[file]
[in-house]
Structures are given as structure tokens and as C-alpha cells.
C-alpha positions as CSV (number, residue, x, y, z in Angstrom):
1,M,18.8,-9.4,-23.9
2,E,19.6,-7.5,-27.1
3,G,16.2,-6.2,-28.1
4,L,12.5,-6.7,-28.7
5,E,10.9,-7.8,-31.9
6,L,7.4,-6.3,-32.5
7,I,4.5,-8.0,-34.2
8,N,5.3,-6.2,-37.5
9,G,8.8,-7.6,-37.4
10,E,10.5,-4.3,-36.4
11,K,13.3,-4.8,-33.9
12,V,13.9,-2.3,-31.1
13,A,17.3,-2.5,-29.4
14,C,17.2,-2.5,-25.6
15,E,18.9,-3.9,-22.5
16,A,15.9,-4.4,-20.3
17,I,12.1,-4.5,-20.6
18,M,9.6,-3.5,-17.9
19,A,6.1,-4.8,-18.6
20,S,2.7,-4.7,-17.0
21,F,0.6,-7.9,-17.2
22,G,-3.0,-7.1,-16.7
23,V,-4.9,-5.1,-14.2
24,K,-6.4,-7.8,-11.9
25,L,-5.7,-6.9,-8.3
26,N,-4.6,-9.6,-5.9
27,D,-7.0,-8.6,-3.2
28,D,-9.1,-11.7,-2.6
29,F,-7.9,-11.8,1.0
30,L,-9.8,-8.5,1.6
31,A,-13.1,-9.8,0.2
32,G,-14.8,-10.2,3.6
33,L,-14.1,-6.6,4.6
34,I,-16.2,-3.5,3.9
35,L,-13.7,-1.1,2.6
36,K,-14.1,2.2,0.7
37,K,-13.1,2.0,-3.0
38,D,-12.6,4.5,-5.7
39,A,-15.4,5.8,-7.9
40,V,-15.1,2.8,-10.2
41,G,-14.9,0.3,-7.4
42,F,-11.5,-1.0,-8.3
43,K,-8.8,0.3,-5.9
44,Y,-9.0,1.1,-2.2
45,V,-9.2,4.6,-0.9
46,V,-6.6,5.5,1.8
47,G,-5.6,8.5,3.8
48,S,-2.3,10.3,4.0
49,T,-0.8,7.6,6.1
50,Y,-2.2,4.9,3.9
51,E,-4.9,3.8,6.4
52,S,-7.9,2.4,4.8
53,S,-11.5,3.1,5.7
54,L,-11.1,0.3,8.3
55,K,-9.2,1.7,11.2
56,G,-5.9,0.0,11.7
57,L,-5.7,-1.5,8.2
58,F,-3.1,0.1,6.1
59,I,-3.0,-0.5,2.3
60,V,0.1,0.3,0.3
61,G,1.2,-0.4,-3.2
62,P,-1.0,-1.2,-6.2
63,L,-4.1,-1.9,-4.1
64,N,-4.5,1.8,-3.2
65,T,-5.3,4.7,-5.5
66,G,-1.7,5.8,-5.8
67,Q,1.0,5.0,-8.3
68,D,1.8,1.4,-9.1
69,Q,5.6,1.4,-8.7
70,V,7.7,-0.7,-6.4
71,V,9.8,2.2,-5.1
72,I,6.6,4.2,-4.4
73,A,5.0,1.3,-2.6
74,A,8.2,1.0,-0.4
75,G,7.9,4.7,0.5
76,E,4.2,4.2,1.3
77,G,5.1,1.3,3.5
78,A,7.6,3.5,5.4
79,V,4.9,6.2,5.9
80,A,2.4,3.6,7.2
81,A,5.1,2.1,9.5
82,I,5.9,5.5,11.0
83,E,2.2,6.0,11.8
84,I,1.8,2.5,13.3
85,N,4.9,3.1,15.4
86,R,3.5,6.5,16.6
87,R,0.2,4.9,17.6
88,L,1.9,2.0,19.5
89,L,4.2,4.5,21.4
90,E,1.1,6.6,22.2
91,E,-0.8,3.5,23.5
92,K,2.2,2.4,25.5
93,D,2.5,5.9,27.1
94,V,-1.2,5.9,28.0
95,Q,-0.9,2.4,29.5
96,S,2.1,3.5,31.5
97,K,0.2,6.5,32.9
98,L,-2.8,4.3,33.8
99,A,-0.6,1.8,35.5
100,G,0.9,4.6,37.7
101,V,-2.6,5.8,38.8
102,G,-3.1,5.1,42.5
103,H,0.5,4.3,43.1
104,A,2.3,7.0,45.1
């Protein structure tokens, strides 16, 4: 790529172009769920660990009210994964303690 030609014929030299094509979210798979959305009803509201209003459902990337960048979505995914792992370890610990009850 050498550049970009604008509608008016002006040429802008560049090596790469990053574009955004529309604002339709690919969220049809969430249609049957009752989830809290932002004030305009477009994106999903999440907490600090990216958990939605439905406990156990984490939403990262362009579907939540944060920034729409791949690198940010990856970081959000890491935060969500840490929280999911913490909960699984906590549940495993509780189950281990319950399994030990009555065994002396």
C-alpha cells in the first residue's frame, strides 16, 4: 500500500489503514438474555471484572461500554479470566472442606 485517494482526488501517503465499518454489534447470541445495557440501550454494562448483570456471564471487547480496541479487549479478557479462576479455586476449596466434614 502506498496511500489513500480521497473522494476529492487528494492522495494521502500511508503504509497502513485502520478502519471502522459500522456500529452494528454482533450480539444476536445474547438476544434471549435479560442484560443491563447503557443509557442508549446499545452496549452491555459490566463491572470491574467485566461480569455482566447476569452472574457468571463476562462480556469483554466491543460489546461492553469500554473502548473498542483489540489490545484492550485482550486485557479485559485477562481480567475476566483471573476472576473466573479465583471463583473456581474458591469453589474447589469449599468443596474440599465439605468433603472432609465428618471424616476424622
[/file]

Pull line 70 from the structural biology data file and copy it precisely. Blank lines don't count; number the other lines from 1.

67,Q,1.0,5.0,-8.3